How Should Firms Onboard New Salespeople? The Relative Efficacy of Centralized Versus On-the-Job Training 

Michael Ahearne and Phillip Wiseman, University of Houston, Zachary Hall, Texas Christian University, and Seshadri Tirunillai , 2019, 19-125-08

On average, U.S. companies spend close to $1 million annually on sales training, and many are developing “blended” training programs which incorporate digital content and can be administered at lower cost out in the field. In fact, some industry research indicates training hours delivered through blended learning doubled in 2018 over 2017.

How do such blended, on-the-job training programs compare to traditional centralized training programs? Michael Ahearne, Phillip Wiseman, Zachary Hall, and Seshadri Tirunillai examine this issue through the implementation of a quasi-field experiment conducted for close to a year by a firm which had its newly hired salespeople undergo onboarding through either a centralized or on-the-job training program. They analyze the data produced from this study through econometric methods and use a control function approach to address potential concerns related to strategic selection of salespeople into a given training program.

They find that on-the-job training yields greater benefits relative to centralized training, with these benefits being further enhanced for on-the-job trained salespeople when their respective manager can allocate sufficient time for coaching. Specifically, they find higher levels of performance in salespeople when the sales manager guides the process, assisted by digital training content.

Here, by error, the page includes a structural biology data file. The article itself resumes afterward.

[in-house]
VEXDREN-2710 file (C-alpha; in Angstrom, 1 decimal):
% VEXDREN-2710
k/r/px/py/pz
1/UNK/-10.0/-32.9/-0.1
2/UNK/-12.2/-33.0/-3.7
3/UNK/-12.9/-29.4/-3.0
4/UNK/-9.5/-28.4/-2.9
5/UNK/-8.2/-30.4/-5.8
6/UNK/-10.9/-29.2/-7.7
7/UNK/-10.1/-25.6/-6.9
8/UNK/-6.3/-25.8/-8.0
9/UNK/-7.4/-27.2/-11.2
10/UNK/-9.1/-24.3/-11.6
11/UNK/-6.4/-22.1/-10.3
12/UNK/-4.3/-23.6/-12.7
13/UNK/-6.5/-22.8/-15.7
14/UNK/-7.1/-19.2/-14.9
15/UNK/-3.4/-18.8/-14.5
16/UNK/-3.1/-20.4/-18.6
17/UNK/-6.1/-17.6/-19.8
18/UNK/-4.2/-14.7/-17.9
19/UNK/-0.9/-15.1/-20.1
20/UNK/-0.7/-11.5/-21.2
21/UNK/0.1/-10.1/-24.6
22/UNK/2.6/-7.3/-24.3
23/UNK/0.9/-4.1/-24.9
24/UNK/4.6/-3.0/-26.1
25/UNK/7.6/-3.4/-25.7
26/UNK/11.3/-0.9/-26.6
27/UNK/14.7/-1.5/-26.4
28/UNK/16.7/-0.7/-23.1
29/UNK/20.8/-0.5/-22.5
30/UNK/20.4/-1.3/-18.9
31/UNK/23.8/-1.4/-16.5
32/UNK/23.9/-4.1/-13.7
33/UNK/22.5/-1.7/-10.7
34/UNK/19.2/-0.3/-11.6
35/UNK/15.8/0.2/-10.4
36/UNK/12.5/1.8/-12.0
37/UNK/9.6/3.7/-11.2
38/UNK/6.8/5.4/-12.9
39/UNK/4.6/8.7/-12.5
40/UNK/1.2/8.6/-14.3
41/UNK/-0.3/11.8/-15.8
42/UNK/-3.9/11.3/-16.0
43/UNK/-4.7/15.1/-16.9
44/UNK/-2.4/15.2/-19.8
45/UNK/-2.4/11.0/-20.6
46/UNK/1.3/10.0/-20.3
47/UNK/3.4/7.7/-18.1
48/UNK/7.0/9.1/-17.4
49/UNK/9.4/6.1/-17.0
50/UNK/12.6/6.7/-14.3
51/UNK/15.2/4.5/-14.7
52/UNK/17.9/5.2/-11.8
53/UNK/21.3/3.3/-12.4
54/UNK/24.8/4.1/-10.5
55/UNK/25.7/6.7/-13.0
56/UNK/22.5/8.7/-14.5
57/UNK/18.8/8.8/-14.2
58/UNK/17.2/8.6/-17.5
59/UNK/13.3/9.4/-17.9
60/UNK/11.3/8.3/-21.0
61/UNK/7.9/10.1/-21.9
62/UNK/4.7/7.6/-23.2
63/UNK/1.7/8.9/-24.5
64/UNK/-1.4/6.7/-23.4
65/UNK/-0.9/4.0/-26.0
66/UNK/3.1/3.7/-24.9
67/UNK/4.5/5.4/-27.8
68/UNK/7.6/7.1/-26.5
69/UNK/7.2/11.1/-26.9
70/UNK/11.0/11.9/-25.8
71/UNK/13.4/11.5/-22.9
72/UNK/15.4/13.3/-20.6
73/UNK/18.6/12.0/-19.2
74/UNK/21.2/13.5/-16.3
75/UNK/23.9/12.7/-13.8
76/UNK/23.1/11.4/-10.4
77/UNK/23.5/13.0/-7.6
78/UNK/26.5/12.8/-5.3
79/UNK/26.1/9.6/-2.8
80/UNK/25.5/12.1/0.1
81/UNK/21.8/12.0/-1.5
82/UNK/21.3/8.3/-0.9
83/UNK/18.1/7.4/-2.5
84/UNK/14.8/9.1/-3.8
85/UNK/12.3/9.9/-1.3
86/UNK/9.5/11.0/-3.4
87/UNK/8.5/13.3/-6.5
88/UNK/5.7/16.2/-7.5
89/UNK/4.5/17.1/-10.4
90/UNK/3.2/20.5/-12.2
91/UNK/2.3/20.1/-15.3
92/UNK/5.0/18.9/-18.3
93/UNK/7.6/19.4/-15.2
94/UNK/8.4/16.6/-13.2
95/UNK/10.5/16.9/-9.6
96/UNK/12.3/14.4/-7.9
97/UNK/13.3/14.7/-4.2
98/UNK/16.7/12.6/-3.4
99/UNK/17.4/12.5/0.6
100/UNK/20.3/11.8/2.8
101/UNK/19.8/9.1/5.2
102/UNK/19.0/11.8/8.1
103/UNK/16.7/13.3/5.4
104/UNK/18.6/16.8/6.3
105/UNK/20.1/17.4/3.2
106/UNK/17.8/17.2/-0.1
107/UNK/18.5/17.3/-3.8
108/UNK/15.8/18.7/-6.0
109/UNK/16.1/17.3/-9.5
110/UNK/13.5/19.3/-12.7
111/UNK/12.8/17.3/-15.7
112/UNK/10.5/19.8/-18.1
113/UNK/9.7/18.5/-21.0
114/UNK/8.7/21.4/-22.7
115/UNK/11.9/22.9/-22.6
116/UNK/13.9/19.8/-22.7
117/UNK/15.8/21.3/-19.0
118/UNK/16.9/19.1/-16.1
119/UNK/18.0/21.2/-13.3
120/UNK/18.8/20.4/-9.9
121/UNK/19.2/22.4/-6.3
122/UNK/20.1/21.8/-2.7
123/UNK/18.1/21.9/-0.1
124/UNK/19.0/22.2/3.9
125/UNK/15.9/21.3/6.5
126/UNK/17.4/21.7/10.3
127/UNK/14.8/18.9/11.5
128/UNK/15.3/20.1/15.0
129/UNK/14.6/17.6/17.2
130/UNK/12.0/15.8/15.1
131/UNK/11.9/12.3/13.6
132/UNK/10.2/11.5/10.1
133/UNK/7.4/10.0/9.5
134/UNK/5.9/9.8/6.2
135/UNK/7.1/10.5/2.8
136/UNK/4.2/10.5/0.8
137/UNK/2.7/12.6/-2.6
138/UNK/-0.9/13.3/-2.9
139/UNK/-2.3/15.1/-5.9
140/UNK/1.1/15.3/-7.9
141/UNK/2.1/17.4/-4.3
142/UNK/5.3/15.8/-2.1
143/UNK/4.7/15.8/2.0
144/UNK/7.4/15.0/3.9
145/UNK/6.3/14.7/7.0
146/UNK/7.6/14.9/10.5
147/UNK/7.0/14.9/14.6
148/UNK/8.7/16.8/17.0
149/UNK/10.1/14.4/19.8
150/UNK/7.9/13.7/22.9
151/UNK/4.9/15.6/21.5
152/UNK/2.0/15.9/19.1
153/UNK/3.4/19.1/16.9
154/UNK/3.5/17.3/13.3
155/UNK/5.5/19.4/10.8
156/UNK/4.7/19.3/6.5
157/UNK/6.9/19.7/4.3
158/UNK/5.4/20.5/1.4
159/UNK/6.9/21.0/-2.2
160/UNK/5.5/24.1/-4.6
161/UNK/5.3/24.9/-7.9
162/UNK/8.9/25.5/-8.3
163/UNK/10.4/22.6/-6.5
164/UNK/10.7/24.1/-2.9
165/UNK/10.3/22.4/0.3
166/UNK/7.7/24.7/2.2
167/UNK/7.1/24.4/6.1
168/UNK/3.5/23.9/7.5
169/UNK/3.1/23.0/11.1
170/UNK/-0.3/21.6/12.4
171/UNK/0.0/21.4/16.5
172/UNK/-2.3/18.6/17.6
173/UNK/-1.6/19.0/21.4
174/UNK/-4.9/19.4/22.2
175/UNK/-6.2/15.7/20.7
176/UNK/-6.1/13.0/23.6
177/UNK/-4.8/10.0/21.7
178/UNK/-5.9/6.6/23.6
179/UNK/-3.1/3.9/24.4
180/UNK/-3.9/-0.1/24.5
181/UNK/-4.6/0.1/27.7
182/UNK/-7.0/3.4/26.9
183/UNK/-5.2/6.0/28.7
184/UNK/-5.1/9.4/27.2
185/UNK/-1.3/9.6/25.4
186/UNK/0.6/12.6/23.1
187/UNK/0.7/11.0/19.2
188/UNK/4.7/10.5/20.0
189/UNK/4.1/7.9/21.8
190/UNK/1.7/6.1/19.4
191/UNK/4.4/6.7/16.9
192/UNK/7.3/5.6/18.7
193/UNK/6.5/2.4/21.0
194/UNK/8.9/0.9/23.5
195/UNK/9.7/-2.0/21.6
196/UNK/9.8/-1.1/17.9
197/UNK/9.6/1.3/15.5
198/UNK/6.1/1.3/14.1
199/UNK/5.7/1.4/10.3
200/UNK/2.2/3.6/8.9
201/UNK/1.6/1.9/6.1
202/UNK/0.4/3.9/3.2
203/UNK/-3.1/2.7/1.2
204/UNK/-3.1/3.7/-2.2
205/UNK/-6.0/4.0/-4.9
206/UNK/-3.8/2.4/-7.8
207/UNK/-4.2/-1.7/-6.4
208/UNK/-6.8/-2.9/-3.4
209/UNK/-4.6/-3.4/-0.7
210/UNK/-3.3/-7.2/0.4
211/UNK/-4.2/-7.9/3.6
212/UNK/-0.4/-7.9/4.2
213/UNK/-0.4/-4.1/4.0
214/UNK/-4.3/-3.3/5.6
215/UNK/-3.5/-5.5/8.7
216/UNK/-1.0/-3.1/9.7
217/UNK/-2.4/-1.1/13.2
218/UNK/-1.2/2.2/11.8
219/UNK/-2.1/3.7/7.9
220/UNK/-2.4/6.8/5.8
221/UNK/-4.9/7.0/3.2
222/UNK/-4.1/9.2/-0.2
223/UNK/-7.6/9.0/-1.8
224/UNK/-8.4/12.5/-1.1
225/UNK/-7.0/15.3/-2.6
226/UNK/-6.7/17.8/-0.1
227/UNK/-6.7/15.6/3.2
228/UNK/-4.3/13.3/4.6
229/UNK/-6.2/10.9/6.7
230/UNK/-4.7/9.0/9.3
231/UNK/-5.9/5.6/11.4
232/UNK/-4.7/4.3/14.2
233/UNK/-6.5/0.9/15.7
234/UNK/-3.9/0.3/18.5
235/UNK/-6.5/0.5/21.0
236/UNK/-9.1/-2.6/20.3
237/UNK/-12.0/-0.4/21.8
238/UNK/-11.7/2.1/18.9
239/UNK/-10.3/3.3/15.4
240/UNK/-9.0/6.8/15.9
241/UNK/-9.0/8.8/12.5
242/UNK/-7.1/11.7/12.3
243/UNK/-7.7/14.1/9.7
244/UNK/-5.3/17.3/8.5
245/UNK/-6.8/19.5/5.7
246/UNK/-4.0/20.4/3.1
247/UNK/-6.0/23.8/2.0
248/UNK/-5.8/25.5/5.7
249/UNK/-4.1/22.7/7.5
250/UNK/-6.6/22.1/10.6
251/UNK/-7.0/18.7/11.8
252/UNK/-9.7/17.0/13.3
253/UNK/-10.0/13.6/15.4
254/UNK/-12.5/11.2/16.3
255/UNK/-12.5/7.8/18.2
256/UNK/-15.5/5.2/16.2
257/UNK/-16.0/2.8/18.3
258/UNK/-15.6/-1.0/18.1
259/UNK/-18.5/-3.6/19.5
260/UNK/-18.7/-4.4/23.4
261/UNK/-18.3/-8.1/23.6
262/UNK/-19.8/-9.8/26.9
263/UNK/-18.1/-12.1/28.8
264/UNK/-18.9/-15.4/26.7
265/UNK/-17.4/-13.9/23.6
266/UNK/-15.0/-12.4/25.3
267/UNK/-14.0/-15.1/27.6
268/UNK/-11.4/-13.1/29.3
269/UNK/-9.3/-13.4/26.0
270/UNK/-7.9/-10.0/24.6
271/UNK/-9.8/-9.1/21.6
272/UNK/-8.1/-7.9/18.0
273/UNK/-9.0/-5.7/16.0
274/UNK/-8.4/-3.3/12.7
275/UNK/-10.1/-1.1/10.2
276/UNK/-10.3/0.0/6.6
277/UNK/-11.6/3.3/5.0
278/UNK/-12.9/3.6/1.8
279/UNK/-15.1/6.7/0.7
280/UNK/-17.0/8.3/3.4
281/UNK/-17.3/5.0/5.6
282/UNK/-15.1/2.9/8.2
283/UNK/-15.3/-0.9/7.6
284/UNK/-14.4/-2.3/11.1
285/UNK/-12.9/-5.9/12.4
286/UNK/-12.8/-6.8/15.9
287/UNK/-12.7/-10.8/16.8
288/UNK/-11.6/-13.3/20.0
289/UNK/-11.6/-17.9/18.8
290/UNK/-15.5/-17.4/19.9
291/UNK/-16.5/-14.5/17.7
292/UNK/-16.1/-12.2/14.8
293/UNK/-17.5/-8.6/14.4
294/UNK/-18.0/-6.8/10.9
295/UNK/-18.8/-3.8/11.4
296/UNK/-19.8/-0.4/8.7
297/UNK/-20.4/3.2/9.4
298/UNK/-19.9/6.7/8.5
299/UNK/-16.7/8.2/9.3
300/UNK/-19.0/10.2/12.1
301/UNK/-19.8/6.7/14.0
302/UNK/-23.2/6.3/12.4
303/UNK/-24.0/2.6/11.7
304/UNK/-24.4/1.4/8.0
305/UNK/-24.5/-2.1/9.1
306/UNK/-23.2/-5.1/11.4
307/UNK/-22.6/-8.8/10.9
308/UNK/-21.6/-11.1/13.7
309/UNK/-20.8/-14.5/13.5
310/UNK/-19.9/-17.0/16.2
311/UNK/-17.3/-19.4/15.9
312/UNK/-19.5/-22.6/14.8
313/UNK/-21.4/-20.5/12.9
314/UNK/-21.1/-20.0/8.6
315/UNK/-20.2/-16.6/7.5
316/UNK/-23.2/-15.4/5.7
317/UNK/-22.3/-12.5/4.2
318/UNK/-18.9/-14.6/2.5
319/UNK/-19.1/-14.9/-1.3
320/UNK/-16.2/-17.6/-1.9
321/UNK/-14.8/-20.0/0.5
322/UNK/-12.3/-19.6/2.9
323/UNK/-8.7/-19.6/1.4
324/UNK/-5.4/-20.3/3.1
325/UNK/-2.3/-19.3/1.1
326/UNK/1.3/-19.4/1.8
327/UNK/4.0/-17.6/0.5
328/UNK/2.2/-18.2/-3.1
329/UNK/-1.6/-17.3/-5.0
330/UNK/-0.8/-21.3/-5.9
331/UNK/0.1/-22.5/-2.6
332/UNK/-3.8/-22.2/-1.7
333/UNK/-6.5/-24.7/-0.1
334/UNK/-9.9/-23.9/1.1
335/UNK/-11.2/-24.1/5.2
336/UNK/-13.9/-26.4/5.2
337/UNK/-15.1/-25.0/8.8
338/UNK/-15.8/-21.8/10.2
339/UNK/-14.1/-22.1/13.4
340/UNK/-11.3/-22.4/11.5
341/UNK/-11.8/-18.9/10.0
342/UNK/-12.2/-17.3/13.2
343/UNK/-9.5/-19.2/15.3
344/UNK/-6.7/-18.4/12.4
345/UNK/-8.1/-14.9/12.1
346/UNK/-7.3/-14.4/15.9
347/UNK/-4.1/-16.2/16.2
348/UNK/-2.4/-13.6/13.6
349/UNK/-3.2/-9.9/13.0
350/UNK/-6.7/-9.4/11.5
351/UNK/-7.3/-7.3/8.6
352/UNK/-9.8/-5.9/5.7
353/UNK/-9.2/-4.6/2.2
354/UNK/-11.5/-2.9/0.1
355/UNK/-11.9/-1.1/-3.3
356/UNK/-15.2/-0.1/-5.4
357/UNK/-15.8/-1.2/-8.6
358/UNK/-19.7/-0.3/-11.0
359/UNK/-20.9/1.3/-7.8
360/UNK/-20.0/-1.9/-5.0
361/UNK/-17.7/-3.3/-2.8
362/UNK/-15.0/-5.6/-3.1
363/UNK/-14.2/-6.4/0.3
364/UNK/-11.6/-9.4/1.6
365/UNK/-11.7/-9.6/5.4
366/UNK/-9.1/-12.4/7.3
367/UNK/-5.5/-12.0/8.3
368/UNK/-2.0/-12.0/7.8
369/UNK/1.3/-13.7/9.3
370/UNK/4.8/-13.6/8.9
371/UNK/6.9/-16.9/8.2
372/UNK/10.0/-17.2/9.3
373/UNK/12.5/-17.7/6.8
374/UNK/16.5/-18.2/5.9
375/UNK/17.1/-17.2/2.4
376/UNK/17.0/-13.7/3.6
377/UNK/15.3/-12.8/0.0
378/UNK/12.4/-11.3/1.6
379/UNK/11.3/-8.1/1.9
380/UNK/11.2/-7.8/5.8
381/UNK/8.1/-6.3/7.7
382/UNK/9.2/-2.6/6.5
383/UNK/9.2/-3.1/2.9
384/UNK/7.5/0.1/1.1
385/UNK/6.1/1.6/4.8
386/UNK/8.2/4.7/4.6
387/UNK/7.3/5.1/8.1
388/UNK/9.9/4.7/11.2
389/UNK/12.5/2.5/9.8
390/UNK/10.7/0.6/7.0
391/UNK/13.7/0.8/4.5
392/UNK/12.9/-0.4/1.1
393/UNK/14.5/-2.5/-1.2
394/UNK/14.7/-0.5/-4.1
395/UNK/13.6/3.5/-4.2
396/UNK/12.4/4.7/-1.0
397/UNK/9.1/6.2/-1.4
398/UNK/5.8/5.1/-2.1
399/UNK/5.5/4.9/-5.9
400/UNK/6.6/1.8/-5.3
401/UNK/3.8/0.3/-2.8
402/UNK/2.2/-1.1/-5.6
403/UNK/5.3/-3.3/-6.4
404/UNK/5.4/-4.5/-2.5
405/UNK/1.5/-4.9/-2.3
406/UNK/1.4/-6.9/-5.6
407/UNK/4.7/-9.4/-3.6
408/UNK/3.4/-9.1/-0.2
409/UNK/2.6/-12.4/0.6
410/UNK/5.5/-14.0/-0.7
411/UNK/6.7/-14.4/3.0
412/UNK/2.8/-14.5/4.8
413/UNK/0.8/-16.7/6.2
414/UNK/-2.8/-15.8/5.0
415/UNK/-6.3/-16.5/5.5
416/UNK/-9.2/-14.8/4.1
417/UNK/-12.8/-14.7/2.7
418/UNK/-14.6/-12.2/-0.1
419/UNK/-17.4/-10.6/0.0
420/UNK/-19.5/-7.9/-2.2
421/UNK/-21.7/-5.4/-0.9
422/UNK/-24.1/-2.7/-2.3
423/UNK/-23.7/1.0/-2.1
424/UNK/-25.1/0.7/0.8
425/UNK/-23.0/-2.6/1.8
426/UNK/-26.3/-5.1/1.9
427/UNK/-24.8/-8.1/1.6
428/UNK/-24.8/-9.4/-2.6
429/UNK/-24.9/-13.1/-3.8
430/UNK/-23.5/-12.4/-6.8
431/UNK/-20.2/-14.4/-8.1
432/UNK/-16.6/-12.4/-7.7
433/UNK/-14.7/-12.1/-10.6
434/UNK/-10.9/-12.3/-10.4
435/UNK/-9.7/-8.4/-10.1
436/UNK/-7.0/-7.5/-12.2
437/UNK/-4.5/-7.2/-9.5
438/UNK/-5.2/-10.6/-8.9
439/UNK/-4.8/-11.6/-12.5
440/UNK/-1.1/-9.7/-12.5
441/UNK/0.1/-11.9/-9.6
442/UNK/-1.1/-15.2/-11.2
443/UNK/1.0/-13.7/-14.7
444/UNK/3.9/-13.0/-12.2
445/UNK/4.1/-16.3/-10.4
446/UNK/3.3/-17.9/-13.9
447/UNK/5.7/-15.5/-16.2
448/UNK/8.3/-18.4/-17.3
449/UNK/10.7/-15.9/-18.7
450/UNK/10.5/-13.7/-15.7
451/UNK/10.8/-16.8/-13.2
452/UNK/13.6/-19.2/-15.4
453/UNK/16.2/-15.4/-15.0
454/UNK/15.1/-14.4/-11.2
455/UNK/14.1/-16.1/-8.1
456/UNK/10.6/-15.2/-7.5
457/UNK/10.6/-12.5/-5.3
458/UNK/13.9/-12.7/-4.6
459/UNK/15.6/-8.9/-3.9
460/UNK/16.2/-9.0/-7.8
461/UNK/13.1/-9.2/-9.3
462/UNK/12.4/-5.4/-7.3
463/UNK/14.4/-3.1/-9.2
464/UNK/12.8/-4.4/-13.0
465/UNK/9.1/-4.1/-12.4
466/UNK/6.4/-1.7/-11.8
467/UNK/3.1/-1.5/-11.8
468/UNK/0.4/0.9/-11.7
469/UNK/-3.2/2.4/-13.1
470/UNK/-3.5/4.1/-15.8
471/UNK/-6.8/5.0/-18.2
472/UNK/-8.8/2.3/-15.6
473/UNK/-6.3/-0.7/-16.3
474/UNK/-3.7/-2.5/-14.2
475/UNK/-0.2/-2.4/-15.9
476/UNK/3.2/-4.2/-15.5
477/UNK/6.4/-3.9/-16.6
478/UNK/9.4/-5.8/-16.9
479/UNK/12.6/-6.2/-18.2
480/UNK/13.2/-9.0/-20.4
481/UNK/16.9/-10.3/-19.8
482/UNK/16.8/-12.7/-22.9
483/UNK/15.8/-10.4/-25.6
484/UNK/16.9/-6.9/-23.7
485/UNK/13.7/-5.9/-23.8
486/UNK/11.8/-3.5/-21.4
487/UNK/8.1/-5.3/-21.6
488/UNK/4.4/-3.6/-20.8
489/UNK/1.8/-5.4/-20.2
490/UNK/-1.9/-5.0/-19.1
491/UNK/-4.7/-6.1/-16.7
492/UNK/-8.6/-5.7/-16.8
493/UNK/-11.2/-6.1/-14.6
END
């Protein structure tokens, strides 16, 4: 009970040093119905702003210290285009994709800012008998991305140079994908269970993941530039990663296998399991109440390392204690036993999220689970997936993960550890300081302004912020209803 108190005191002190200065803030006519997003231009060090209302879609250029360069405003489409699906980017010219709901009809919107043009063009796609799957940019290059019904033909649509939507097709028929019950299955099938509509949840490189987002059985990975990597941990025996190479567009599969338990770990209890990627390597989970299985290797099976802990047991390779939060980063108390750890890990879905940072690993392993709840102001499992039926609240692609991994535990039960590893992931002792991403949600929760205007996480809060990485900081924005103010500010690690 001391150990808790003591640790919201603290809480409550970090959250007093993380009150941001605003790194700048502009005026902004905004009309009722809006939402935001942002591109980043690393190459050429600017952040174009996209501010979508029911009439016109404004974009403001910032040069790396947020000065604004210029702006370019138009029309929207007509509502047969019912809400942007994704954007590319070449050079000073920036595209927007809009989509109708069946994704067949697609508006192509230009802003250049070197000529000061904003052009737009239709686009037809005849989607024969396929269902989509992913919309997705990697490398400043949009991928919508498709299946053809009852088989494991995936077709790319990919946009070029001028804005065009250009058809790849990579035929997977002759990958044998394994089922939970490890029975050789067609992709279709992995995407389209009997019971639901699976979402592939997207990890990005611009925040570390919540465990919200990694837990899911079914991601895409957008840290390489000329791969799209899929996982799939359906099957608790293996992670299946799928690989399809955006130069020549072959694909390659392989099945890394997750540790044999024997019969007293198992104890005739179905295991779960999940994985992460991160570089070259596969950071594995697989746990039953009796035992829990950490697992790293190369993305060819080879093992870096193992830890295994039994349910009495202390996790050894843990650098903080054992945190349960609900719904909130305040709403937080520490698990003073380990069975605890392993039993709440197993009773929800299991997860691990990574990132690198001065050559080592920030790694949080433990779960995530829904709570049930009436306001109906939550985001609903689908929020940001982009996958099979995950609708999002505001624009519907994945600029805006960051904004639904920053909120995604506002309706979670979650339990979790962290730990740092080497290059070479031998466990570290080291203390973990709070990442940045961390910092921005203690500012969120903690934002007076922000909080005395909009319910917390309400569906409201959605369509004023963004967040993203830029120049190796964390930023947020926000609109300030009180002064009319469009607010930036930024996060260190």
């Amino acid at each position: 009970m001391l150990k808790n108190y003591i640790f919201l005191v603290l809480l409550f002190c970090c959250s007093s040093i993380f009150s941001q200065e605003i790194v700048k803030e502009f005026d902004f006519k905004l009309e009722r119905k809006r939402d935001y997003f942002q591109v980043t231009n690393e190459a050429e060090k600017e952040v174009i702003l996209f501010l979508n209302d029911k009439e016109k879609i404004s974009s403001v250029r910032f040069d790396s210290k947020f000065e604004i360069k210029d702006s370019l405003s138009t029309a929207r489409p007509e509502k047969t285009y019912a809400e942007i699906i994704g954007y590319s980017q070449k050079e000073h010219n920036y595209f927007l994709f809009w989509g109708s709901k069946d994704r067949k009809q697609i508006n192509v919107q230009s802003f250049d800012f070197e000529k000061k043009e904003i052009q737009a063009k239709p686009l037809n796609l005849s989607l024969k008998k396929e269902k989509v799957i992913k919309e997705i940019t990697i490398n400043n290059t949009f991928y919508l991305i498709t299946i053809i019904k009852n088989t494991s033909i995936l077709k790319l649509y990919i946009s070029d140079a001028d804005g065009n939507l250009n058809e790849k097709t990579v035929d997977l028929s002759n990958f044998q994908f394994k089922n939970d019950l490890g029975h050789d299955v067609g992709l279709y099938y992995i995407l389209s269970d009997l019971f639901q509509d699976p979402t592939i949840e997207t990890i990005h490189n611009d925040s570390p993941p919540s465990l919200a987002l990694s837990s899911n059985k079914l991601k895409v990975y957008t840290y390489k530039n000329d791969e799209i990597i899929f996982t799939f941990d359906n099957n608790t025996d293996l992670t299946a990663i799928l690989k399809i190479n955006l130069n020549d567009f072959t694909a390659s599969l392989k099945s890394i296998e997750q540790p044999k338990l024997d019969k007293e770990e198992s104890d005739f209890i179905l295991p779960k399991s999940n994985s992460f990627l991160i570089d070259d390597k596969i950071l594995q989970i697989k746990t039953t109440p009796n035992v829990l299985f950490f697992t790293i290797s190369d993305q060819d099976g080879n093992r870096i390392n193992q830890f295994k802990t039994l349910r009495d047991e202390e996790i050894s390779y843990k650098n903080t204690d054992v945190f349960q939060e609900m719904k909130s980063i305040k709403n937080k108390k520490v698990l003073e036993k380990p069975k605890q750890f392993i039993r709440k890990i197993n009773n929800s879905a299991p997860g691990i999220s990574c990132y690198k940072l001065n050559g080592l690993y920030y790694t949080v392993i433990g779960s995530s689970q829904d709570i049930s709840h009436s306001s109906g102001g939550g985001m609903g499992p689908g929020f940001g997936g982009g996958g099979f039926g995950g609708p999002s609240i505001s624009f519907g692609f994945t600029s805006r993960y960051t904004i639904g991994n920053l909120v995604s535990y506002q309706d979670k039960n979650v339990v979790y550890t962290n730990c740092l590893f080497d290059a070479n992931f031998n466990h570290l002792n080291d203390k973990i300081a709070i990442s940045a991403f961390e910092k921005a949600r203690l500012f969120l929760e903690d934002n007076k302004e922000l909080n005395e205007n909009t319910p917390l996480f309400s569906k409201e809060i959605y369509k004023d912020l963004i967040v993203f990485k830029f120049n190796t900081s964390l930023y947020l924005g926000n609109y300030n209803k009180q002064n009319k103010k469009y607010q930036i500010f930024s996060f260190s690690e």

Put into Practice

Their findings have implications at the sales manager and firm levels. Digitally supported on-the-job training programs may offer greater cost savings than centralized training programs, and can provide a suitable setting for a new salesperson to internalize the values of the firm in a meaningful way. 

Importantly, however, firms that follow this practice should ensure that sales managers tasked with onboarding their salespeople have the resources (e.g., time) to be appropriately involved early on in their tenure. This is particularly important in the first few months of the newly hired salesperson’s tenure, since a significant proportion of the performance benefits observed are realized during that time.

Michael Ahearne is C.T. Bauer Professor of Marketing and Phillip Wiseman is a Ph.D. candidate, both at C.T. Bauer College of Business, University of Houston. Zachary Hall is Associate Professor of Marketing, Neeley School of Business, Texas Christian University. Seshadri Tirunillai is Assistant Professor of Marketing, Marketing C.T. Bauer College of Business, University of Houston.





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